World War I (1914-1918) broke out only two years after the Girl Scouts had been established. The problematic event gave the girls a chance to put what they had learned to the test and make a difference. The troops assisted the Red Cross by making gauzes, knitting clothing for soldiers, and volunteering in hospitals. They also supported the U.S. Food Administration by spreading awareness about the importance of food conservation and by canning perishable foods.
The incredible leadership Gordon Low demonstrated, coupled with the girls’ steady effort during the war, was truly remarkable. Gordon Low continued to guide her troops for several years, remaining invested in the organization even after developing breast cancer and falling ill.
Juliette Gordon Low passed away on January 17, 1927, from complications related to her battle with breast cancer. Her remains were transported to Savannah’s Laurel Grove North Cemetery by a large group of Girl Scouts who, with a beautiful ceremony, said goodbye to their beloved role model.
What was once a small, local movement has since grown exponentially, with millions of members worldwide. Today, the Girl Scouts of the USA welcomes girls from all backgrounds, helping them develop leadership skills, character, and confidence. Despite its incredible growth, the organization remains true to Daisy’s vision, giving girls the tools to help them achieve their highest potential within the community.
After Daisy’s passing, the organization was searching for a place to bring everyone together and commemorate their cherished leader. It wasn’t until the purchase of the Juliette Gordon Low Birthplace that this dream was made possible.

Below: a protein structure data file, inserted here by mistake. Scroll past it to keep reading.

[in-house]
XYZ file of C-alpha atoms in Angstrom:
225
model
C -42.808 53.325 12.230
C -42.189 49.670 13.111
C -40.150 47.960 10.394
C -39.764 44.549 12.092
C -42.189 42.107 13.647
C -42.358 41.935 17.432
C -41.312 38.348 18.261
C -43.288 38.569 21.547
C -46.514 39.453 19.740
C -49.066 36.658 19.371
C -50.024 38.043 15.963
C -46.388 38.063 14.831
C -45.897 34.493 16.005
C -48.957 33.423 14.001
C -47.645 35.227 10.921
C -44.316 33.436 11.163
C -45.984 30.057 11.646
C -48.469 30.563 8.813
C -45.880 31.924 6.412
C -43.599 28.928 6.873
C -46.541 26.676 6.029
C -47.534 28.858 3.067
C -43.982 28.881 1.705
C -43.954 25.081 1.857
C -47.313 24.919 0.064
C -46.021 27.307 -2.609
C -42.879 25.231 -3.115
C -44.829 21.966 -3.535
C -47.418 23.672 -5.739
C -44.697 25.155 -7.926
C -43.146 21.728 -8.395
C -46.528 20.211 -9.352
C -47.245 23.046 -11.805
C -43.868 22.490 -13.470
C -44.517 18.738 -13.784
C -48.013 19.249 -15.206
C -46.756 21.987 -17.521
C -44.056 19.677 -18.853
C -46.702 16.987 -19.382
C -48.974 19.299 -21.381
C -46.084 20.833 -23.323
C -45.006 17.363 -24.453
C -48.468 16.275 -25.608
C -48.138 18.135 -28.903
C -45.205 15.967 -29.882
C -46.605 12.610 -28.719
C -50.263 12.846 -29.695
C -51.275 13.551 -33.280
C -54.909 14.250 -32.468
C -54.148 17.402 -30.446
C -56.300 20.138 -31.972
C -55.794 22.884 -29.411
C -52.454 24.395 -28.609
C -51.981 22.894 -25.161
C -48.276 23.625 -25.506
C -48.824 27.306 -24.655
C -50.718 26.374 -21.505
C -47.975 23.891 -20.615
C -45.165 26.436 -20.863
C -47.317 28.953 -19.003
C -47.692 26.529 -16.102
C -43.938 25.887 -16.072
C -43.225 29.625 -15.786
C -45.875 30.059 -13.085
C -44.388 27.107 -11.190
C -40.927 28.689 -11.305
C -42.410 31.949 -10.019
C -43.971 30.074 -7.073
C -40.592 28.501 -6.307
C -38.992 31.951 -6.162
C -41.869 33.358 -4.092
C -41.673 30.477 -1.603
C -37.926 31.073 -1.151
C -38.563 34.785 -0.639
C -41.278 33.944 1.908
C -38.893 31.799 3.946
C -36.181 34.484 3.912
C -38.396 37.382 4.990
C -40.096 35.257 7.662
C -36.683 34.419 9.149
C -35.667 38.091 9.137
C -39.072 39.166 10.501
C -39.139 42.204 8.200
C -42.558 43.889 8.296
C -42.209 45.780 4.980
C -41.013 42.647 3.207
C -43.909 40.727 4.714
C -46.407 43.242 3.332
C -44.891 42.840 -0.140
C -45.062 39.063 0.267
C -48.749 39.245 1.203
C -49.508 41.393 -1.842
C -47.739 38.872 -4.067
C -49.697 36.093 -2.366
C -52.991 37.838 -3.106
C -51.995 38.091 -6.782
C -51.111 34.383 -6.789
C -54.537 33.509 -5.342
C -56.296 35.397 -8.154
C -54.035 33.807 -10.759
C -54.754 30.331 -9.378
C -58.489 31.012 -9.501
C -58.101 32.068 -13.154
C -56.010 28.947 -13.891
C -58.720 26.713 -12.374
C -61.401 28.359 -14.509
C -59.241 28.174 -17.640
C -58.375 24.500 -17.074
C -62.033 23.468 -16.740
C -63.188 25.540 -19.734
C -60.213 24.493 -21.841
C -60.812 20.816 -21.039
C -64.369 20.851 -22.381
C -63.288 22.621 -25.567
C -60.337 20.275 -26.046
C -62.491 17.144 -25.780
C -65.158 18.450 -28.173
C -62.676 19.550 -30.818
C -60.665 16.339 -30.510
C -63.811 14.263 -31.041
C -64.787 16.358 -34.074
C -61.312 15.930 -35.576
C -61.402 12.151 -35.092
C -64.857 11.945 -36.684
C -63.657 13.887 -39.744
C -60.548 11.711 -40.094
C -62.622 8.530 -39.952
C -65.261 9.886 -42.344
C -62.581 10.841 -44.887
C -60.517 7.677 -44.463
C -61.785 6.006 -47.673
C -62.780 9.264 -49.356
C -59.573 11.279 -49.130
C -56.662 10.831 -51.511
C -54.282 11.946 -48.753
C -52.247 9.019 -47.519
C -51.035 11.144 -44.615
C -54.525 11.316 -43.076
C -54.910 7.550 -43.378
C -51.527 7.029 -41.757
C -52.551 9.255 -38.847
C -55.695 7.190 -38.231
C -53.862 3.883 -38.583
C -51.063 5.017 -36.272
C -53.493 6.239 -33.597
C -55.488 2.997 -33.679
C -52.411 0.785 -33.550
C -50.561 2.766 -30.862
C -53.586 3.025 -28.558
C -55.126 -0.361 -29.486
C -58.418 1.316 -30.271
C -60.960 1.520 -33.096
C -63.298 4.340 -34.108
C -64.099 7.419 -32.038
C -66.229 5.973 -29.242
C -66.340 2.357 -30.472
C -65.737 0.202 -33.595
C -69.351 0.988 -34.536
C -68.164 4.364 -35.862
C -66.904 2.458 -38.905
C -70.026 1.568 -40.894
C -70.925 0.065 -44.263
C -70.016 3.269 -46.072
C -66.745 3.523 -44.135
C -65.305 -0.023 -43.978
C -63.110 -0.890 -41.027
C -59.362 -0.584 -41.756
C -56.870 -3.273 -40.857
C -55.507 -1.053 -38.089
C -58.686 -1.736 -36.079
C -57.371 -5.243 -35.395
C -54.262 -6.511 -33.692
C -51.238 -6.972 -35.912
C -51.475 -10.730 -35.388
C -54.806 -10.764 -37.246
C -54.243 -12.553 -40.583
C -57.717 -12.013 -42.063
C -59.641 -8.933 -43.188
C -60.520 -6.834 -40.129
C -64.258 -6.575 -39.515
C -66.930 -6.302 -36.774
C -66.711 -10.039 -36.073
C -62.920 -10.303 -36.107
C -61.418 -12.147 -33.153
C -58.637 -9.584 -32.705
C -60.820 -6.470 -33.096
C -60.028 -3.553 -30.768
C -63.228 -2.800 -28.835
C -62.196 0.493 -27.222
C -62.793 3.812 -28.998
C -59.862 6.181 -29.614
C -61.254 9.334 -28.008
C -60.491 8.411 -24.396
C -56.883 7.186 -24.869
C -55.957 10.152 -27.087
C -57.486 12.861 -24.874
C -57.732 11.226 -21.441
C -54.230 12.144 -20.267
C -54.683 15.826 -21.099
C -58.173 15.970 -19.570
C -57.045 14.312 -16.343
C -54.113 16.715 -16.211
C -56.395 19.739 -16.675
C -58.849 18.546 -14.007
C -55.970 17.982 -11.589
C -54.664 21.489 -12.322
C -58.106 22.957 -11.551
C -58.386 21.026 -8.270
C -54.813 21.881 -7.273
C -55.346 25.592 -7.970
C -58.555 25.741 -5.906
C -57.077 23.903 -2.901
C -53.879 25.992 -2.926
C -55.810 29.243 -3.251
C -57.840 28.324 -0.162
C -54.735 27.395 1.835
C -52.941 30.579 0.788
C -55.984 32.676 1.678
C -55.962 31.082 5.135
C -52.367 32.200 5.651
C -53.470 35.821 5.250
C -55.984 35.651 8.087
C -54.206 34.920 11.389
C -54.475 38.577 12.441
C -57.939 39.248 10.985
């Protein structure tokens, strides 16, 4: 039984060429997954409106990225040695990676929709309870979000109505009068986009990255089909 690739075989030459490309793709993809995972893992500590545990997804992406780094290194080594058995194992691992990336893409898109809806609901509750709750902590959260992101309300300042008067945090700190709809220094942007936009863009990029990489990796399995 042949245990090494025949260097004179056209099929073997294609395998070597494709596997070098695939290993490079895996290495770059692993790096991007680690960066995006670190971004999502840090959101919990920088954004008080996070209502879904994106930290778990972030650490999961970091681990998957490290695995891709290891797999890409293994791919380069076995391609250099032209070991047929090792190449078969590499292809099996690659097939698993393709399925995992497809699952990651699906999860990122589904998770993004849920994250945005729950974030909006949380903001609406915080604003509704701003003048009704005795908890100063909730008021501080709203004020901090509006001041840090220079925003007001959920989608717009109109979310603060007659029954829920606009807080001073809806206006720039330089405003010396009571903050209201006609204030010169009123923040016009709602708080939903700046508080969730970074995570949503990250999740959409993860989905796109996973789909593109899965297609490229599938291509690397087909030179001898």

During the 1950s, as several historic buildings faced the threat of demolition, locals grew increasingly aware of the importance of protecting these unique structures. In 1953, while Juliette Gordon Low’s abandoned Birthplace was awaiting tear down, it was purchased by the Girl Scouts and saved from destruction.
The gravely deteriorated building was in desperate need of repair when the organization acquired it. True to form, the Girl Scouts took on the restoration project, organizing worldwide fundraisers to collect the money necessary to rehabilitate the house. Troops from all over the world sold cookies, held talent shows, and did whatever they could to restore the imposing building to its former glory.
The newly refurbished Birthplace was opened to the public in 1956 as a historic house museum that included many of the family’s original furnishings as well as art that Daisy herself painted. On June 23, 1965, the house was designated a National Historic Landmark, one of the first buildings in the city to receive such honor.
Thousands of girls visit the house every year to learn about the history of the organization and the woman who made it possible. The museum offers interactive exhibits and a beautiful garden and courtyard visit after the tours.
The famous Juliette Gordon Low Birthplace is currently open to the general public. The museum offers guided tours appropriate for all ages. The museum operates Monday through Saturday from 12:15 p.m. to 4:15 p.m. The store operates Monday through Saturday from 10:00 a.m. to 5:00 p.m.
10 East Oglethorpe Avenue
Savannah, GA 31401